DETROIT -- Sean Gallagher wasn't sure what to expect in his first start after coming off the disabled list.
He ended up with one of the odder pitching lines of his short career.
Gallagher, who had been out since Aug. 20 with shoulder fatigue, struck out six and threw 44 of his 88 pitches for strikes.
"It was a little different out there with all those walks and strikeouts and no hits," he said. "I felt good and my arm didn't bother me at all. I missed the plate on a few pitches, but I was able to come back and make quality pitches to get outs."
"He pitched pretty well, but he had to battle his command as you can see from the strange strikeout and walk totals," Oakland manager Bob Geren said. "He was able to make his pitches when he needed them -- he's going to be one of the good young pitchers in this league."
Fellow rookie starter Armando Galarraga (12-6) didn't fare quite as well for Detroit. He allowed five runs and eight hits in four innings, extending his winless stretch to four starts.
"He looks like he's starting to burn out a little bit," Tigers manager Jim Leyland said. "We'll see how it plays out -- he's going to get an extra day before his next start, but he might be running on empty."
Galarraga retired the first two batters before Sweeney and Cust went deep to start the A's toward their fourth win in five games.
"It's always good to get ahead early, and when you get homers, it feels even better," Sweeney said. "Gallagher gave us four good innings, we added some more runs and the bullpen kept us ahead. That's a positive win."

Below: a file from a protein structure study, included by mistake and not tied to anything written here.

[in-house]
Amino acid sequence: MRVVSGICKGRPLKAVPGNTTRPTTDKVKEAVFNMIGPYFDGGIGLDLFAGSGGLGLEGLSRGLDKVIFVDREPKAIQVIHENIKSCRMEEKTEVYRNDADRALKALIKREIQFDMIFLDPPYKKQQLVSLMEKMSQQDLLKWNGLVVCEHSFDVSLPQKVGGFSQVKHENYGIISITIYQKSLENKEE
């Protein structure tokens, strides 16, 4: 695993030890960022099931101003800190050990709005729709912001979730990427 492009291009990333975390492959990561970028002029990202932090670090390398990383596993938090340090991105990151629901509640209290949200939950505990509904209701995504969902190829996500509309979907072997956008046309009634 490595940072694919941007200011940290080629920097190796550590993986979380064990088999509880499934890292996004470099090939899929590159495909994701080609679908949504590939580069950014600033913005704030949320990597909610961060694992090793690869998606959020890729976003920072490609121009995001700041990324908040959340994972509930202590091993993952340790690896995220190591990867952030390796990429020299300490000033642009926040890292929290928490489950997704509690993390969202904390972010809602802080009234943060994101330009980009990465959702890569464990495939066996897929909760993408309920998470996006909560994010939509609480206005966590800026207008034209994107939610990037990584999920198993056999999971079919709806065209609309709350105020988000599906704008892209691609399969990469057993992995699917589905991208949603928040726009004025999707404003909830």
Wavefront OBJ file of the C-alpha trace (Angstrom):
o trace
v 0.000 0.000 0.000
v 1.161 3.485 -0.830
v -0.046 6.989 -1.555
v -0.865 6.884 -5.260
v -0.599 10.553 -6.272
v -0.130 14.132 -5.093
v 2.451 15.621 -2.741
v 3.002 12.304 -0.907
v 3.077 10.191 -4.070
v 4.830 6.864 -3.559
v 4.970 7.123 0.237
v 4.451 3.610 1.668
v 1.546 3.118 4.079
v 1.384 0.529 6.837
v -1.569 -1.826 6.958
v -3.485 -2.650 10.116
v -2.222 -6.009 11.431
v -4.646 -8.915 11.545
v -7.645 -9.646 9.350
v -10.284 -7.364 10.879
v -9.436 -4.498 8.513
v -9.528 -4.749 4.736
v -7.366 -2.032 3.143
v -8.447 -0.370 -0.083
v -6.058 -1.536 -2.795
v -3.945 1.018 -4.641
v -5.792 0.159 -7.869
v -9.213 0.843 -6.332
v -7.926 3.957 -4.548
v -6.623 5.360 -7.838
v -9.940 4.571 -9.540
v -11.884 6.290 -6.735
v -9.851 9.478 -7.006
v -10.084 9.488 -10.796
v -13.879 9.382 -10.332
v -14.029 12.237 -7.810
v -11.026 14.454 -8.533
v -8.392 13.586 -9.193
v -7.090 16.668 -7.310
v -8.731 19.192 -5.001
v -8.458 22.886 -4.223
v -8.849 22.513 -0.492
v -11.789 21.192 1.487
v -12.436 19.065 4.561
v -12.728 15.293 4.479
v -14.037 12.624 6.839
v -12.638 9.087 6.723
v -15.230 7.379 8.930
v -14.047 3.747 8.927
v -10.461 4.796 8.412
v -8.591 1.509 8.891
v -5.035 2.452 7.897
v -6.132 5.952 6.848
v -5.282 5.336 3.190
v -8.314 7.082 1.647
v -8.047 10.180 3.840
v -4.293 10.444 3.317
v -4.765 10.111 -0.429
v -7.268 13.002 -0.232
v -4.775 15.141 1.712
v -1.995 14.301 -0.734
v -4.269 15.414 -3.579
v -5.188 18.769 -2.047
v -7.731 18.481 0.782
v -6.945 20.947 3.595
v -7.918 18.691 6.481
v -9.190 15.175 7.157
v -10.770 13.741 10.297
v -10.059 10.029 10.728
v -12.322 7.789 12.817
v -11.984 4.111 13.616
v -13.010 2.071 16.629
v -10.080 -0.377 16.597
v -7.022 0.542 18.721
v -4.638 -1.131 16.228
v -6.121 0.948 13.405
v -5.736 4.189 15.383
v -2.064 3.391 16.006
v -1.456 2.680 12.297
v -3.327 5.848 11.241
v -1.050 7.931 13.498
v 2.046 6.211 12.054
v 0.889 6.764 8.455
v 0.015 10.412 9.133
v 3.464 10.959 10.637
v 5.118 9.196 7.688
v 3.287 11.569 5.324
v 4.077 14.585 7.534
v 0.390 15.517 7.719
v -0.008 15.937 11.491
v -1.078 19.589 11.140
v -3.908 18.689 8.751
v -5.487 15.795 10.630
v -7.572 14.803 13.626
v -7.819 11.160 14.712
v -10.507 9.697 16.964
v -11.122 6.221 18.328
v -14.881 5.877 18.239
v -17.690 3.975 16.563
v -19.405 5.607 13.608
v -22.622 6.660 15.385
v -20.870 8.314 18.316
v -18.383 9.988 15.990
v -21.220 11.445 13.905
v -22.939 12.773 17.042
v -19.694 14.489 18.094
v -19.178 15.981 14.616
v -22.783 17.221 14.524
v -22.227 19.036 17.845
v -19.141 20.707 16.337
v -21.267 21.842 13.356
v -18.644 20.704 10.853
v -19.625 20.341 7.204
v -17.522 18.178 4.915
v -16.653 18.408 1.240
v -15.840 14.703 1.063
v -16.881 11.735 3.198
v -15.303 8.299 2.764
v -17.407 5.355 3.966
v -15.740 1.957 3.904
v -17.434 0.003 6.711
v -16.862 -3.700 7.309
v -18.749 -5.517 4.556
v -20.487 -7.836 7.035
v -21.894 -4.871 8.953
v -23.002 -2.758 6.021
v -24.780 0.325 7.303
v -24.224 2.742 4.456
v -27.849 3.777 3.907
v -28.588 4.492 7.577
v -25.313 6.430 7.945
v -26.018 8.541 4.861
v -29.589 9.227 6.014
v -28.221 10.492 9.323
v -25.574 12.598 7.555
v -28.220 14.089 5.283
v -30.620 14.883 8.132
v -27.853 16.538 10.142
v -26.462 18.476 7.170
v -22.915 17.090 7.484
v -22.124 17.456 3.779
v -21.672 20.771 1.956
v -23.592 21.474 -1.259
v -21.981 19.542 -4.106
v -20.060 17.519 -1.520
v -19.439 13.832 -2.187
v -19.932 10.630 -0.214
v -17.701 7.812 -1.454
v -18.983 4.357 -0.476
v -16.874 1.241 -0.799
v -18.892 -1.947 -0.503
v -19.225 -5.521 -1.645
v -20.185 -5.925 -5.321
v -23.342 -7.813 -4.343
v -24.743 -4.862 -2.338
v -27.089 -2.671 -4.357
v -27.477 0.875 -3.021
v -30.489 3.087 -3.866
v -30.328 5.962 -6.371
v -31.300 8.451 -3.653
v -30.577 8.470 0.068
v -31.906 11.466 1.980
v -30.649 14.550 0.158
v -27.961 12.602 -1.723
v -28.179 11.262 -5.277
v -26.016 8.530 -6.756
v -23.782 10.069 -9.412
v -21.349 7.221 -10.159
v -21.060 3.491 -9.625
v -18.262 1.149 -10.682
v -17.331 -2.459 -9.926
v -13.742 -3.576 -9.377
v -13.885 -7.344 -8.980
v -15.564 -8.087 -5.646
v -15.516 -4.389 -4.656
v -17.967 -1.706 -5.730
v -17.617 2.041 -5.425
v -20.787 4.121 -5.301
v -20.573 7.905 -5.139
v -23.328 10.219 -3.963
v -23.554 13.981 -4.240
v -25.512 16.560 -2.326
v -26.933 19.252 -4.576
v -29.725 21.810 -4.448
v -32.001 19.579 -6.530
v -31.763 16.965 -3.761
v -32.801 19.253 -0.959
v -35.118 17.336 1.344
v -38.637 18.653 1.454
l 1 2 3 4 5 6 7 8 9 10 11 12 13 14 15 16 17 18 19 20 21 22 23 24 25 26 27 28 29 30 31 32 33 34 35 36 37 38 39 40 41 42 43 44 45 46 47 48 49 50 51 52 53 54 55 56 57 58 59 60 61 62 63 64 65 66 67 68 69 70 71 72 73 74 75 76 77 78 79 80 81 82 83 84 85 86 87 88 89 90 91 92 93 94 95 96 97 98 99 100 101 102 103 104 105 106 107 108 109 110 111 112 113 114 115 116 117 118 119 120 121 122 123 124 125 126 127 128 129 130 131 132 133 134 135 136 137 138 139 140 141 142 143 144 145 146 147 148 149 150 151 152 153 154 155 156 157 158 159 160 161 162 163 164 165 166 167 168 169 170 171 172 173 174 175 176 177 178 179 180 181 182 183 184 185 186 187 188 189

"Getting the two homers in the first in a big ballpark was huge for us," said Geren, who used six relievers. "We got some key hits when we needed them and then the pen held them down."
Miguel Cabrera led off the sixth with a single for Detroit's first hit and scored on Ryan Raburn's two-out, two-run single. Alan Embree entered with two runners on and got Curtis Granderson to fly out to end the inning.
The Tigers got a runner on in the ninth against Ziegler, but Granderson was easily doubled off first to end the game after Magglio Ordonez's flyout to deep center.
"I thought the ball was way over the center fielder's head, but it is still a dumb mistake on my part," Granderson said. "My run didn't even mean anything, since we were down three, so I had no business doing that."
Granderson was the second Tigers player to be doubled off during the game. Oakland third baseman Jeff Baisley made a diving stop of Marcus Thames' liner with the bases loaded in the sixth and then threw to first in time to retire Mike Hessman. ... The teams combined to use 12 pitchers, who struck out 22 and walked 11.